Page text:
|Rosa María Payá|
Wednesday, October 29, 2014
Rosa María Payá: "Let’s not speak for the Cubans but support the right of Cubans to have a voice in Cuba."
The debate over sanctions in Cuba is often the main conversation in Washington D.C. due to both the Castro dictatorship and the money interests that want to advance their particular agendas. Often left out of the conversation is the question: What about the rights of Cubans? Rosa María Payá of the Christian Liberation Movement raises the issue in this important letter published in The Washington Post.
Conversations with the Cuban government, which have been maintained for decades by U.S. congressmen, lobbies, nongovernmental organizations, businessmen, journalists, religious leaders, intelligence and government officers, have hardly served democracy in Cuba. Neither has the U.S. trade embargo.
What Wayne S. Smith, Cuba project director for the Center for International Policy, said in an Oct. 26 letter [“Keep the trade embargo?”] is a Cuban move “toward liberalization,” my father, Oswaldo Payá, called “fraudulent change.” The Cuban dictatorship that is supposedly changing is the one responsible for taking the life of my father and Harold Cepero on July 22, 2012. They refuse to allow an investigation of these deaths.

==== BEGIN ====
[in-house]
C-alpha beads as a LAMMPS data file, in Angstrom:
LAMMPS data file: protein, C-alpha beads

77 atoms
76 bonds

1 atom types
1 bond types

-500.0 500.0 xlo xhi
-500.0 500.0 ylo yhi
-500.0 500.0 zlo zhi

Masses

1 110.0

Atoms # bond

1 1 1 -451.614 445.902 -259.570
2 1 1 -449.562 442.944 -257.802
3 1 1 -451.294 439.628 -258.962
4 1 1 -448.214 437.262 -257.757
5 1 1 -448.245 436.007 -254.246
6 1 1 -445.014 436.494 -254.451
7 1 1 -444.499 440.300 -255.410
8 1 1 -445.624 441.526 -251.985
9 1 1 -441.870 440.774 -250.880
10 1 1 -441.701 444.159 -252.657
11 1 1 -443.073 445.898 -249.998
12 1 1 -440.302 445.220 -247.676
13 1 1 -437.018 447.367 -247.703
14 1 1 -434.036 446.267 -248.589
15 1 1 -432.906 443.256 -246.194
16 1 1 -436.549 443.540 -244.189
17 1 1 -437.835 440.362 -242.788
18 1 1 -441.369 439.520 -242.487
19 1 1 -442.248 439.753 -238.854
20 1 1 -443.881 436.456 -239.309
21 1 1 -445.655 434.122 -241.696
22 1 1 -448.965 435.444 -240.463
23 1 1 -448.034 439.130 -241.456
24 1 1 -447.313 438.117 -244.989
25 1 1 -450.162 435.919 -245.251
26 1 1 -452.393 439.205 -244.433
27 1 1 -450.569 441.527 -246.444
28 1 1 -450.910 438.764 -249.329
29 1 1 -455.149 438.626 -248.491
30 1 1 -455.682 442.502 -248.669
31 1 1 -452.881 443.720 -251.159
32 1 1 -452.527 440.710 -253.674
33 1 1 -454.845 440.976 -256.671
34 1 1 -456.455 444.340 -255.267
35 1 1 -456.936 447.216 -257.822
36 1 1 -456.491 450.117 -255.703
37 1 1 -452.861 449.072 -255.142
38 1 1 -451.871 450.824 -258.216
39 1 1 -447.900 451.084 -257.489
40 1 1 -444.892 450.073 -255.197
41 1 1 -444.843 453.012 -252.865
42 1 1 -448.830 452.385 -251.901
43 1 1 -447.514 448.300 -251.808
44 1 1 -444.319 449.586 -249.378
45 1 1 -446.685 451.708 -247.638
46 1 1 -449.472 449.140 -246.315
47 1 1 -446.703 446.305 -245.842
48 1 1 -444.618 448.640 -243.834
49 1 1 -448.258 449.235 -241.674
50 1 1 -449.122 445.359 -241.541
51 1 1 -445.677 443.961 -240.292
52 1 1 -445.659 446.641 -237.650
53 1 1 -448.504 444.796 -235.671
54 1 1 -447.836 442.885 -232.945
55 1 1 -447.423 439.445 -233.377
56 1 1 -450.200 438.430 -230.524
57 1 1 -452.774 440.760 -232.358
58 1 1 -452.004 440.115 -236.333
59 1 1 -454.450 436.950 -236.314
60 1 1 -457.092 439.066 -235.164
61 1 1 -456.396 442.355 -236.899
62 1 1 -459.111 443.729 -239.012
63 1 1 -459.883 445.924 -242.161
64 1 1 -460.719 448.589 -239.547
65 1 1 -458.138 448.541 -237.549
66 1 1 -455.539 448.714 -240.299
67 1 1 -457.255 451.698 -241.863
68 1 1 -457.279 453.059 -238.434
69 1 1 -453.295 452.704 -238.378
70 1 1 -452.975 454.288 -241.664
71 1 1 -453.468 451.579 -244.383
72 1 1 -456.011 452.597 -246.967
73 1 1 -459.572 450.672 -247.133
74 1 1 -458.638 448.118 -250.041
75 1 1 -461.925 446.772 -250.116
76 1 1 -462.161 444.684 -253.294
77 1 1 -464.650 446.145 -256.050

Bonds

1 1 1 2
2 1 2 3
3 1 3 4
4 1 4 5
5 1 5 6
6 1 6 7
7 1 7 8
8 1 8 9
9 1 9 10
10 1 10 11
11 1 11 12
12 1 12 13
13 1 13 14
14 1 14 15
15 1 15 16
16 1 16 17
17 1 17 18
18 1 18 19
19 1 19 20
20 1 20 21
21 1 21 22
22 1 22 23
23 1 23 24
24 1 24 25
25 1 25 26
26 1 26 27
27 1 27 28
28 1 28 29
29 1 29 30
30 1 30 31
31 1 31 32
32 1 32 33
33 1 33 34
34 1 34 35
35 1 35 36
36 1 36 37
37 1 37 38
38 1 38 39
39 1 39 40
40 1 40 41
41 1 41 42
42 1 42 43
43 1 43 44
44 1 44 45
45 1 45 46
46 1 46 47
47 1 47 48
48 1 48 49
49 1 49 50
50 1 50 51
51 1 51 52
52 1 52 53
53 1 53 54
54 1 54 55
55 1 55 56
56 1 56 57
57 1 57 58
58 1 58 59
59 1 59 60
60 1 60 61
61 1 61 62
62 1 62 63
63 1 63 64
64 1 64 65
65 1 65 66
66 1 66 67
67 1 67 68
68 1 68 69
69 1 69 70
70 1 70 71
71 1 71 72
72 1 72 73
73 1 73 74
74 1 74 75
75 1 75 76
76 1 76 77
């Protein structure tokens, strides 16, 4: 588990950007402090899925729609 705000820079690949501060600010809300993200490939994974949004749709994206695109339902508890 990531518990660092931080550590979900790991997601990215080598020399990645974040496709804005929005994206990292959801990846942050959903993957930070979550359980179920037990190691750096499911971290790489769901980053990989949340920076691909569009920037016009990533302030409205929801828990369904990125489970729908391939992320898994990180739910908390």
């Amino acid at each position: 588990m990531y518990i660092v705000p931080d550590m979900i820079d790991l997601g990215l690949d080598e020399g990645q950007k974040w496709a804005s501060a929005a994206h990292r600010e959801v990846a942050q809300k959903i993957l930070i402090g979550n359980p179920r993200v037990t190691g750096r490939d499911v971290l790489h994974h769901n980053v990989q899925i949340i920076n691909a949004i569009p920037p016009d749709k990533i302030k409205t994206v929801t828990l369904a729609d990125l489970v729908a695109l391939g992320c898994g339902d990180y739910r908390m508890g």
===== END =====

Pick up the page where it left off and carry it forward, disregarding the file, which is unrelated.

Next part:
How can anyone know what “the overwhelming majority” of Cubans agree on if we have no access to mass media on the island and no citizen under the age of 80 has ever voted in free and pluralistic elections? Cubans deserve and have asked for a plebiscite to change our law so that we can choose a legitimate government and hold it accountable.
Lifting the U.S. embargo is not the solution because it is not the cause of our lack of political and economic rights. I’m in favor of coherent communication, but engagement and dialogue should not be a reward for the military elite from Havana that imposes its monologic agenda on my people while fostering intolerance and hostility with absolute impunity.
Let’s not speak for the Cubans but support the right of Cubans to have a voice in Cuba.
The writer is a member of the coordinating council of the Cuban Christian Liberation Movement.